On September 9, the Federal Reserve Board published a paper describing the landscape of community banks and fintech partnerships. The paper, Community Bank Access to Innovation through Partnerships, is not guidance but is intended to promote and support “responsible innovation” through access and understanding to financial technology, as well as appropriate third-party risk management and compliance guardrails. The paper follows interagency guidance released last month by the Fed, OCC, and FDIC, which addressed several key due diligence topics for community banks considering relationships with prospective fintech companies, as well as interagency proposed guidance on third party risk management—signals of the regulators’ continued and increased focus on third-party relationships. (Covered by InfoBytes here and here.) The paper provides anecdotal observations shared with the Fed by outreach participants and discusses the benefits and risks of different broad partnership types (operational technology partnerships, customer-oriented partnerships, and front-end fintech partnerships), and key considerations for engaging in such partnerships. According to the report, outreach participants presented a general belief that “fintech partnerships were most effective when three elements were present: a commitment to innovation across the community bank; alignment of priorities and objectives of the community bank and its fintech partner; and a thoughtful approach to establishing technical connections between key parties, including the bank, fintech, and the bank’s core services provider.”
On September 13, the FDIC issued FIL-65-2021 to provide regulatory relief to financial institutions and help facilitate recovery in areas of North Carolina affected by remnants of Tropical Storm Fred. The FDIC acknowledged the unusual circumstances faced by institutions in affected areas, and suggested institutions take certain steps to meet the needs of their communities and keep the FDIC informed of business impacts. These steps include (i) working with borrowers to adjust or alter loan terms in a safe and sound manner; (ii) identifying potential community development activities to revitalize or stabilize the disaster area (which the FDIC noted may receive favorable CRA consideration); (iii) monitoring potentially impacted municipal securities and loans; (iv) notifying the FDIC of delays in meeting filing and publishing requirements, or in the event temporary banking facilities are needed; and (v) processing consumer requests under Regulation Z for a waiver or modification of the three-day rescission period for dwelling-secured loans in the event of a “bona fide personal financial emergency.”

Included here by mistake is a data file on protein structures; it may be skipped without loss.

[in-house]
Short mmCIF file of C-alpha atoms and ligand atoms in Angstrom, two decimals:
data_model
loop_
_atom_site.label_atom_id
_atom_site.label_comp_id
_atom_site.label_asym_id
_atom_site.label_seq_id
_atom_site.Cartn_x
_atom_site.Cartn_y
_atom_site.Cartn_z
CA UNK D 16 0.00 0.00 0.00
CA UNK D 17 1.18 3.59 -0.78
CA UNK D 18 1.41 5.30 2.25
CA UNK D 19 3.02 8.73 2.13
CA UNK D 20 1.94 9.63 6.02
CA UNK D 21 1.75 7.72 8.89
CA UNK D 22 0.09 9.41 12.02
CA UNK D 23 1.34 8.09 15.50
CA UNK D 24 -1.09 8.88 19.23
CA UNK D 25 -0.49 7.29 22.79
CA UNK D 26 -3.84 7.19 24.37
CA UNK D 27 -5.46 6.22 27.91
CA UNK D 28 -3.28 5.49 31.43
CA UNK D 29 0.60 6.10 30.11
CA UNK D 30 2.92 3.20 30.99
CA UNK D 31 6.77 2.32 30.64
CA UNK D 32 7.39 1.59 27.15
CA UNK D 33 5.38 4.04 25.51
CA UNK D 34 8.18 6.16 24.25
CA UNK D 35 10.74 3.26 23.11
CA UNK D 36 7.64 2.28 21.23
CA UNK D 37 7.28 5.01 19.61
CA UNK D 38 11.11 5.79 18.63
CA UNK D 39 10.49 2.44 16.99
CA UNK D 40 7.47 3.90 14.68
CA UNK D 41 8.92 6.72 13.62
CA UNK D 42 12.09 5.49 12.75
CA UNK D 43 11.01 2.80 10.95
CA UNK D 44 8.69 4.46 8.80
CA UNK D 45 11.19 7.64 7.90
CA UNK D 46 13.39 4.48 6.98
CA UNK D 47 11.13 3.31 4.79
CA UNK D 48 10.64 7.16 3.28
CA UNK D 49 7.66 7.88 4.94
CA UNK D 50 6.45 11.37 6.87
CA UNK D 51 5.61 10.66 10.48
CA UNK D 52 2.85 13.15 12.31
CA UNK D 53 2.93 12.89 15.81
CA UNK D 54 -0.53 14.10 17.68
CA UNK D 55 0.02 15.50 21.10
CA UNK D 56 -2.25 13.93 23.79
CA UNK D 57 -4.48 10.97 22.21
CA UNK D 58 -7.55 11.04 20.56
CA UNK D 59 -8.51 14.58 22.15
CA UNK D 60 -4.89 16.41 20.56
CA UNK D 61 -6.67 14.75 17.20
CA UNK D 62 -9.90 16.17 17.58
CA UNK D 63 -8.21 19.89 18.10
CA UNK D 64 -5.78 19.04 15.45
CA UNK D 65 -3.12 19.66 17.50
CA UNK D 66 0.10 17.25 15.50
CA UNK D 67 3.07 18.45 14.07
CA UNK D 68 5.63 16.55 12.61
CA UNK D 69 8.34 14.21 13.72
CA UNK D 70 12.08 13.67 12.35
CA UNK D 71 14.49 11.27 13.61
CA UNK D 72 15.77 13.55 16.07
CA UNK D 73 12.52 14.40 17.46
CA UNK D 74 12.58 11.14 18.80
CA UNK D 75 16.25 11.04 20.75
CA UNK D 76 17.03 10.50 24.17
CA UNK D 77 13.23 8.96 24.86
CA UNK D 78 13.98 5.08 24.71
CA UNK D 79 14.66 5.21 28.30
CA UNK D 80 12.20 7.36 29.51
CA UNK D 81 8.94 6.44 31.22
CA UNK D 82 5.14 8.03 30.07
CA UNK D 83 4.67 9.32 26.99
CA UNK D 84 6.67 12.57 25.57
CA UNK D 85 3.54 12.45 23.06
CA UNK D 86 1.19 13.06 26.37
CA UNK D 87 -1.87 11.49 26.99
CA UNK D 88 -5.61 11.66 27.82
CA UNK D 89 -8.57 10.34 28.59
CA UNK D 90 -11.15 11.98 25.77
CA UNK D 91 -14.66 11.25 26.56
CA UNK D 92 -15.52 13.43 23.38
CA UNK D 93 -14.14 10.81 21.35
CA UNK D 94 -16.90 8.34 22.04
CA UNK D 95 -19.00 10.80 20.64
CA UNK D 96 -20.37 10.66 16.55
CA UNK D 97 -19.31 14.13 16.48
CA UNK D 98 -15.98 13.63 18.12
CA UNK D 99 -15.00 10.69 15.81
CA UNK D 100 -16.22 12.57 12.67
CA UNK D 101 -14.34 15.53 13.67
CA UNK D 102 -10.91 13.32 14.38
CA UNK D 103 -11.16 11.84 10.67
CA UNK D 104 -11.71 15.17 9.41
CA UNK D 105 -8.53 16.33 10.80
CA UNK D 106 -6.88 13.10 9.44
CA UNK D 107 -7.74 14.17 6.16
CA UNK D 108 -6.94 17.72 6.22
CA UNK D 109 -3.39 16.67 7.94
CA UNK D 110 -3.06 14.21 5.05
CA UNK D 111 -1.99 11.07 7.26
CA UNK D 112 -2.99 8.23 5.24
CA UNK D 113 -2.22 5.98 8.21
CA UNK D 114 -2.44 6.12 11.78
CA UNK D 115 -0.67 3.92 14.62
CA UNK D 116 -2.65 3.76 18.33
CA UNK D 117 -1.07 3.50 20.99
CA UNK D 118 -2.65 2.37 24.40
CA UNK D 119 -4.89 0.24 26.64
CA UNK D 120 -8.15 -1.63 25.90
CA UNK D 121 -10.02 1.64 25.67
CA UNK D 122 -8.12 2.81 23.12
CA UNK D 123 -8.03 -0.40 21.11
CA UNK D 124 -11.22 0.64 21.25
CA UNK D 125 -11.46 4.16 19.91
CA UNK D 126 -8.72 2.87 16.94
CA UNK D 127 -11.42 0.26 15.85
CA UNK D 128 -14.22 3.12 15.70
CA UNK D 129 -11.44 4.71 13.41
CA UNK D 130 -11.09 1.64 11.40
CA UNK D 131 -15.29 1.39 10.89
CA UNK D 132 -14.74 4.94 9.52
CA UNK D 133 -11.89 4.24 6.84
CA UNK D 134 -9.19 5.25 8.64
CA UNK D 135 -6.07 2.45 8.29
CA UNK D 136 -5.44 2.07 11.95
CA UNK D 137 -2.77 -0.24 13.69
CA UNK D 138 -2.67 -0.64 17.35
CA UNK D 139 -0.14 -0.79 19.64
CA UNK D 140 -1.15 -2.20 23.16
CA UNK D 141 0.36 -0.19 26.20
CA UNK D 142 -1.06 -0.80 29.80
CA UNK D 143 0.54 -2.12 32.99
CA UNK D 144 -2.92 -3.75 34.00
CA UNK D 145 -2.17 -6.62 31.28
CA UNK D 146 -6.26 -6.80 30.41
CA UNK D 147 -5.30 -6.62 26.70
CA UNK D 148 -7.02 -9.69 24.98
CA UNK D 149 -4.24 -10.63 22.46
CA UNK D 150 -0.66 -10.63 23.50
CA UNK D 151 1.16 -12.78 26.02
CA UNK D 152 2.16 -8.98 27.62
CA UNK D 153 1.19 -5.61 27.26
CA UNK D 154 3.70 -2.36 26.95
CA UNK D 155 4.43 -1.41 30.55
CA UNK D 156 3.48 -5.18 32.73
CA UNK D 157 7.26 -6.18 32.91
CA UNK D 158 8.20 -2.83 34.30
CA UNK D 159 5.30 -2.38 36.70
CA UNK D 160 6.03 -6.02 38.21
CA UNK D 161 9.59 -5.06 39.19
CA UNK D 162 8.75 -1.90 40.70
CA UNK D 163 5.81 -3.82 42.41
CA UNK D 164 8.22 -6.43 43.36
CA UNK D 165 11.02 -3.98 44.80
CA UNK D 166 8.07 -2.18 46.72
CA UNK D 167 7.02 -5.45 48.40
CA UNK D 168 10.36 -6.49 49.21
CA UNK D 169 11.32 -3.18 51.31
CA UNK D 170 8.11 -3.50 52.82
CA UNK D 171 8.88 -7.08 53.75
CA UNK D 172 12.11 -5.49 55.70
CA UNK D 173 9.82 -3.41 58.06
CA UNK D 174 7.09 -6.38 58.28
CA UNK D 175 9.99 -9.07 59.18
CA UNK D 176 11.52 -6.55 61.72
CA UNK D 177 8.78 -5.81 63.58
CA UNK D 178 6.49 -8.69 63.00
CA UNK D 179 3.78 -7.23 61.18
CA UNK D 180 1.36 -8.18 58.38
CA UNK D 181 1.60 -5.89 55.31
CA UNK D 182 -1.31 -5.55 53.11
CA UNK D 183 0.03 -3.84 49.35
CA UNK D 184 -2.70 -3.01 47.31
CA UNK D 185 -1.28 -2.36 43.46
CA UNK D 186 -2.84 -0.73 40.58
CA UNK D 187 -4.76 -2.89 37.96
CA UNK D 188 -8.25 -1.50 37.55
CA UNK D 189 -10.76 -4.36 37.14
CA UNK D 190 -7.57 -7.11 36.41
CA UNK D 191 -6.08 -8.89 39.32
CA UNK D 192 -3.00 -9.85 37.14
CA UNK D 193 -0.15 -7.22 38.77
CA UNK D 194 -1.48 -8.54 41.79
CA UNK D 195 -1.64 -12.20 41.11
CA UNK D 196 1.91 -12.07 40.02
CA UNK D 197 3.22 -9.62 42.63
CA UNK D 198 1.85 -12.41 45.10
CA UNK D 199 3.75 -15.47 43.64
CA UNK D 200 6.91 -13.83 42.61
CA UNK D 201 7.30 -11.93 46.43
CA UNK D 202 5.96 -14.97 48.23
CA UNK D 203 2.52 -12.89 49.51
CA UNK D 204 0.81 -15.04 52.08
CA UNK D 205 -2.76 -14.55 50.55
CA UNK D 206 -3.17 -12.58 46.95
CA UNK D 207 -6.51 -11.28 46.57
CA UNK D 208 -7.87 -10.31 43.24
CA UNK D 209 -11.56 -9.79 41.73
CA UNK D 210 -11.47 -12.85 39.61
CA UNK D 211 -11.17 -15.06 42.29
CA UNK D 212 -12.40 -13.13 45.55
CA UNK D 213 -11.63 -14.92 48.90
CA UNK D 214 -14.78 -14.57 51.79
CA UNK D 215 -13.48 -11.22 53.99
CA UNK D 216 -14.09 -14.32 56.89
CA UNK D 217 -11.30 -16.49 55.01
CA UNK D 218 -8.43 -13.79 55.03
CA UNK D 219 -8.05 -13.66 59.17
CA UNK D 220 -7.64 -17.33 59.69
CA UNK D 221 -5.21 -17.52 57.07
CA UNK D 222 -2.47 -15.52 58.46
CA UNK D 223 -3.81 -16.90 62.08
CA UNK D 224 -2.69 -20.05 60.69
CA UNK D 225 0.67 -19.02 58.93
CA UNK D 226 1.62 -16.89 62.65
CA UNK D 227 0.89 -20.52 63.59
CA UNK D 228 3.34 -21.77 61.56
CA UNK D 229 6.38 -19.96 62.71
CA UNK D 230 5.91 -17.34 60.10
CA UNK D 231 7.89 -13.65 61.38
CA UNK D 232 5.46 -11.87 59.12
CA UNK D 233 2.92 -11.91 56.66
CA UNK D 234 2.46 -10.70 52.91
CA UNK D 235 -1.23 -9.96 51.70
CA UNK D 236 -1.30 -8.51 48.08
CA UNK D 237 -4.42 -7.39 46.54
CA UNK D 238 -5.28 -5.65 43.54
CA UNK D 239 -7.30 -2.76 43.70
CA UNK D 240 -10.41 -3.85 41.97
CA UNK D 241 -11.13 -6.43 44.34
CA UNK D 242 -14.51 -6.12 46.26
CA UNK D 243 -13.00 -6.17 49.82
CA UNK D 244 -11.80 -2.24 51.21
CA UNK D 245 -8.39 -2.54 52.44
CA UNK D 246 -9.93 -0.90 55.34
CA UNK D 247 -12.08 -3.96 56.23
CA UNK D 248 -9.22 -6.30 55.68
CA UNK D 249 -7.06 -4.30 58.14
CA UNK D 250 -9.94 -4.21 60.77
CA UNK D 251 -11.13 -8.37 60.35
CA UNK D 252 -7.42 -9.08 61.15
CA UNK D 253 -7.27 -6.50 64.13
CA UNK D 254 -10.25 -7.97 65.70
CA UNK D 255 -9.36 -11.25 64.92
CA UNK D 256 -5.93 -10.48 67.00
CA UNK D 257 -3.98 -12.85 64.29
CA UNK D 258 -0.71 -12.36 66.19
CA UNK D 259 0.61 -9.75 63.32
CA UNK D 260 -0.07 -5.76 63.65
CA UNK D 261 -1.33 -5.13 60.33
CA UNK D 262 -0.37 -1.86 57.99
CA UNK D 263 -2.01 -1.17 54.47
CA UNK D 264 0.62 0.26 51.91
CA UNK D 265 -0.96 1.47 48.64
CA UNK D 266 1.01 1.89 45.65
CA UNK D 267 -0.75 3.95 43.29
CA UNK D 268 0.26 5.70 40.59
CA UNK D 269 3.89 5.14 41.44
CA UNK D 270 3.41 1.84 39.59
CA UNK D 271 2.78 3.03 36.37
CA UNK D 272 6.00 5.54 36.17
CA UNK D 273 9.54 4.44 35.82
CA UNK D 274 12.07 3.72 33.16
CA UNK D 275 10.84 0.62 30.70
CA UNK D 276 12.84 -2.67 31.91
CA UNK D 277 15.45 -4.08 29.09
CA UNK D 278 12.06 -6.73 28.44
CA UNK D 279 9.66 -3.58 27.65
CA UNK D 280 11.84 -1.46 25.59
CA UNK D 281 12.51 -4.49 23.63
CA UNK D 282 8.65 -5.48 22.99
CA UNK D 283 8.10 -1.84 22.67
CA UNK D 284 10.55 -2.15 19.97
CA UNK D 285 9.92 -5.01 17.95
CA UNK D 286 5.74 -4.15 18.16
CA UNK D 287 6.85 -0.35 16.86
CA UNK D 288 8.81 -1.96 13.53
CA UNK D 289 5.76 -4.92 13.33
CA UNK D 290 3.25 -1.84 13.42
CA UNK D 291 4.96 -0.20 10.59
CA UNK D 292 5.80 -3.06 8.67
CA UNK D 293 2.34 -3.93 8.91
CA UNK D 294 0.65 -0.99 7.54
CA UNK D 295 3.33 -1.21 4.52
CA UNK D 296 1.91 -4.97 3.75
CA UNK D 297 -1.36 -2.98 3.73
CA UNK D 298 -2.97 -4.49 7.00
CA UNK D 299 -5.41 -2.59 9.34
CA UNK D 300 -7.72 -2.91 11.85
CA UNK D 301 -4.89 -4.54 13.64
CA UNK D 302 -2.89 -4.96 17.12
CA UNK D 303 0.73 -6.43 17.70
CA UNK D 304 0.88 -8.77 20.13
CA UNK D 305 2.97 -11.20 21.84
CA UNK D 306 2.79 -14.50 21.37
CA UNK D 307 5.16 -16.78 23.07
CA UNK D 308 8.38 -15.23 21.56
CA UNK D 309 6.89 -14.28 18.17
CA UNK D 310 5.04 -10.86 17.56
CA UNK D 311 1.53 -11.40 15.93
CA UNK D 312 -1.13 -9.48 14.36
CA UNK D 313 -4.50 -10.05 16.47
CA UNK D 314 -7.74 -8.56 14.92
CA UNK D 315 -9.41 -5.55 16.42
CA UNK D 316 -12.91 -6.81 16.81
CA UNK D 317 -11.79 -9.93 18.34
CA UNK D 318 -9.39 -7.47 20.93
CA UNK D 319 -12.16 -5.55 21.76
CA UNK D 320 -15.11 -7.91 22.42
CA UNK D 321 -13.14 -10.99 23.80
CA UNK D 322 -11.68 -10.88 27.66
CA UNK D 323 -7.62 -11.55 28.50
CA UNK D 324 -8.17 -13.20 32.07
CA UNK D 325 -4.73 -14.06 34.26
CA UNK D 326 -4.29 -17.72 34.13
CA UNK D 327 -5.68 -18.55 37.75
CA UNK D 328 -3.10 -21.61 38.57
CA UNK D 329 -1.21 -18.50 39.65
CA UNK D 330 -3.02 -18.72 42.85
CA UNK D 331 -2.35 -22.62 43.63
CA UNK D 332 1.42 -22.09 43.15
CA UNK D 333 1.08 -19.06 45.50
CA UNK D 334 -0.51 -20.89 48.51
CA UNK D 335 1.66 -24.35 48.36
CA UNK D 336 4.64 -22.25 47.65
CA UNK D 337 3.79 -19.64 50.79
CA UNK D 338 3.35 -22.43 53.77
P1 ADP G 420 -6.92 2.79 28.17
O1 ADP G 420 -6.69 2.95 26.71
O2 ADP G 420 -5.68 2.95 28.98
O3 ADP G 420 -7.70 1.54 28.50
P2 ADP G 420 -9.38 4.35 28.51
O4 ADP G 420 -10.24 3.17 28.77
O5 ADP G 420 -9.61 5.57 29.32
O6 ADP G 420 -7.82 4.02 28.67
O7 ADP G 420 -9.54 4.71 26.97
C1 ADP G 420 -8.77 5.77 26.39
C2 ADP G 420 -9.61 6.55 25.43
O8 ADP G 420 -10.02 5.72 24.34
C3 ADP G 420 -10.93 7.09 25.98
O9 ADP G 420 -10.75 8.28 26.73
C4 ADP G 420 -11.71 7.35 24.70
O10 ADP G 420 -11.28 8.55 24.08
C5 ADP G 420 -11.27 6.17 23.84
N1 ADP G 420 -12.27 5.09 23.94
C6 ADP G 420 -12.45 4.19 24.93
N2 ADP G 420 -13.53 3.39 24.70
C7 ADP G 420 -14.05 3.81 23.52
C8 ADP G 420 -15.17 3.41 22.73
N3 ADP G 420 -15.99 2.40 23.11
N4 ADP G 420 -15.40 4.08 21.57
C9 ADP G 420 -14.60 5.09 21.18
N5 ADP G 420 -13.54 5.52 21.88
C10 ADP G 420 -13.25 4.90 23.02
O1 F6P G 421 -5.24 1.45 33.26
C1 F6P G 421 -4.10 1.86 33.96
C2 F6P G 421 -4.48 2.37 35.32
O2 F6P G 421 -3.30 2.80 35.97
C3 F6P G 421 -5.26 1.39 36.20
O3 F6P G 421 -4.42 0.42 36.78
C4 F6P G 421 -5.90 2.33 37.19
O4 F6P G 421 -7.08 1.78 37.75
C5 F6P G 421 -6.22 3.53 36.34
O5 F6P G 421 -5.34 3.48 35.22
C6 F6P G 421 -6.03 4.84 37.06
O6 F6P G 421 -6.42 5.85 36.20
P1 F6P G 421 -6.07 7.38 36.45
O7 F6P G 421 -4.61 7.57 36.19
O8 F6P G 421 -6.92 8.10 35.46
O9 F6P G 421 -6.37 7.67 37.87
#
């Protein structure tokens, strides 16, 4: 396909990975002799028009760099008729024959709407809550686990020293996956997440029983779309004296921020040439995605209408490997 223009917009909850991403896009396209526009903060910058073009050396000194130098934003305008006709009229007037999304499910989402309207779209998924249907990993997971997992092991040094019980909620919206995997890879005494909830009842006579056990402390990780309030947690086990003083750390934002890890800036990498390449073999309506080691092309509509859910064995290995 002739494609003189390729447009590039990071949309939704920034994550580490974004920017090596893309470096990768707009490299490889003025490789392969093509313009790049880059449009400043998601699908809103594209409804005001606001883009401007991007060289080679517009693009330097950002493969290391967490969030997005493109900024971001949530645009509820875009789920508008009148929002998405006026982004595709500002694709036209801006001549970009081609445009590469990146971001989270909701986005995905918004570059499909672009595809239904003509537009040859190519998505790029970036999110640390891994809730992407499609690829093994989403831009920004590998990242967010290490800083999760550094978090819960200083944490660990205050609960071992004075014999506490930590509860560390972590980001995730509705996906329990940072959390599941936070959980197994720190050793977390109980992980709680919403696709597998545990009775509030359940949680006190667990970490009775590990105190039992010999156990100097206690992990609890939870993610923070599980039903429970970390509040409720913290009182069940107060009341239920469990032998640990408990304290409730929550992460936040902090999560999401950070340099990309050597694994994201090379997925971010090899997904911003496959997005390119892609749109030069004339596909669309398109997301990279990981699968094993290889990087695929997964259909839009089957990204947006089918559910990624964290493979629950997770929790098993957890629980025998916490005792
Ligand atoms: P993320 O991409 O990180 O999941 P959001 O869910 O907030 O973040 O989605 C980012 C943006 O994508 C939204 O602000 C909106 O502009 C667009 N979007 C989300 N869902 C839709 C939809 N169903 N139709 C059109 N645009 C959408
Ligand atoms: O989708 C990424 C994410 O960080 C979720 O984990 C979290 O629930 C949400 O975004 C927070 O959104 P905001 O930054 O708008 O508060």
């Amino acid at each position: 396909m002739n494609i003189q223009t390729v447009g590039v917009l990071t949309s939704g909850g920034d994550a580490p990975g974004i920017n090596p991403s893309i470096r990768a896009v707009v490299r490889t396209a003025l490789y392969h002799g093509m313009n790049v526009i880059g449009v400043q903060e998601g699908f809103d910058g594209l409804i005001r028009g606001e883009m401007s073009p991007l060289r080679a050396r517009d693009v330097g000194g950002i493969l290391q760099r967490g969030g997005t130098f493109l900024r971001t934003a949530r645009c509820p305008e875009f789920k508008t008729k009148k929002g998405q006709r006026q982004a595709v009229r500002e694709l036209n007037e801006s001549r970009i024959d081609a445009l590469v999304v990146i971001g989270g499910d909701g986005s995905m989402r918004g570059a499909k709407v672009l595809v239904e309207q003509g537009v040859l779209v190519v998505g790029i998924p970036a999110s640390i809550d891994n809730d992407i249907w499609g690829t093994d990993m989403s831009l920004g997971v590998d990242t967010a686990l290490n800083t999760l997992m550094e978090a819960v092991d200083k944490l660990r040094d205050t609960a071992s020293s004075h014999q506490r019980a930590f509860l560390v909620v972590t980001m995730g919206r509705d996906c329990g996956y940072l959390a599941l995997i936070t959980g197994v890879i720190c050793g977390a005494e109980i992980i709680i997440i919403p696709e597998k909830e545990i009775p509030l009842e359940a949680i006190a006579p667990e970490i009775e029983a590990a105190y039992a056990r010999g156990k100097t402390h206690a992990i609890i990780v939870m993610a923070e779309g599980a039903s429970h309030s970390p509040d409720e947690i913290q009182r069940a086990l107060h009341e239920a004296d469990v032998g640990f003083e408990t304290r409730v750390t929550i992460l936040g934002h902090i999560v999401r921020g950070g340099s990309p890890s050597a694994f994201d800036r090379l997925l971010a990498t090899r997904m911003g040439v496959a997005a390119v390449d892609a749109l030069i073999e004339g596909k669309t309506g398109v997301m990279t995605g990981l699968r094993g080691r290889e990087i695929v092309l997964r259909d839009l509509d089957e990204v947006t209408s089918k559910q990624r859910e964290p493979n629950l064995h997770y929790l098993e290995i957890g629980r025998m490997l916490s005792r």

Recently, the FDIC, Federal Reserve Board, NCUA, OCC, and the Conference of State Bank Supervisors issued joint statements covering supervisory practices for financial institutions affected by Hurricane Ida and the California wildfires (see here and here). Among other things, the agencies informed institutions facing operational challenges that the regulators will expedite requests for temporary facilities, noting that in most cases, “a telephone notice to the primary federal and/or state regulator will suffice initially to start the approval process, with necessary written notification being submitted shortly thereafter.” The agencies also called on financial institutions to “work constructively” with affected borrowers, noting that “prudent efforts” to adjust or alter loan terms in affected areas “should not be subject to examiner criticism.” Institutions facing difficulties in complying with any publishing and reporting requirements should contact their primary federal and/or state regulator. Additionally, the agencies noted that institutions may receive Community Reinvestment Act consideration for community development loans, investments, and services that revitalize or stabilize federally designated disaster areas. Institutions are also encouraged to monitor municipal securities and loans impacted by Hurricane Ida and the California wildfires.
On August 27, the FDIC released a list of administrative enforcement actions and one Notice of Charges taken against banks and individuals in July. During the month, the FDIC issued nine orders consisting of “three Orders to Pay Civil Money Penalties, two Orders of Prohibition from Further Participation, three Section 19 Orders, and one Order Terminating Consent Order.” Among the orders is a civil money penalty imposed against a Kansas-based bank concerning alleged violations of the Flood Disaster Protection Act. Among other things, the FDIC claimed that the bank “made, increased, extended, renewed, sold, or transferred a loan secured by a building or mobile home located or to be located in a special flood hazard area without properly notifying the Administrator of FEMA or their designee.” The order requires the payment of a $9,500 civil money penalty.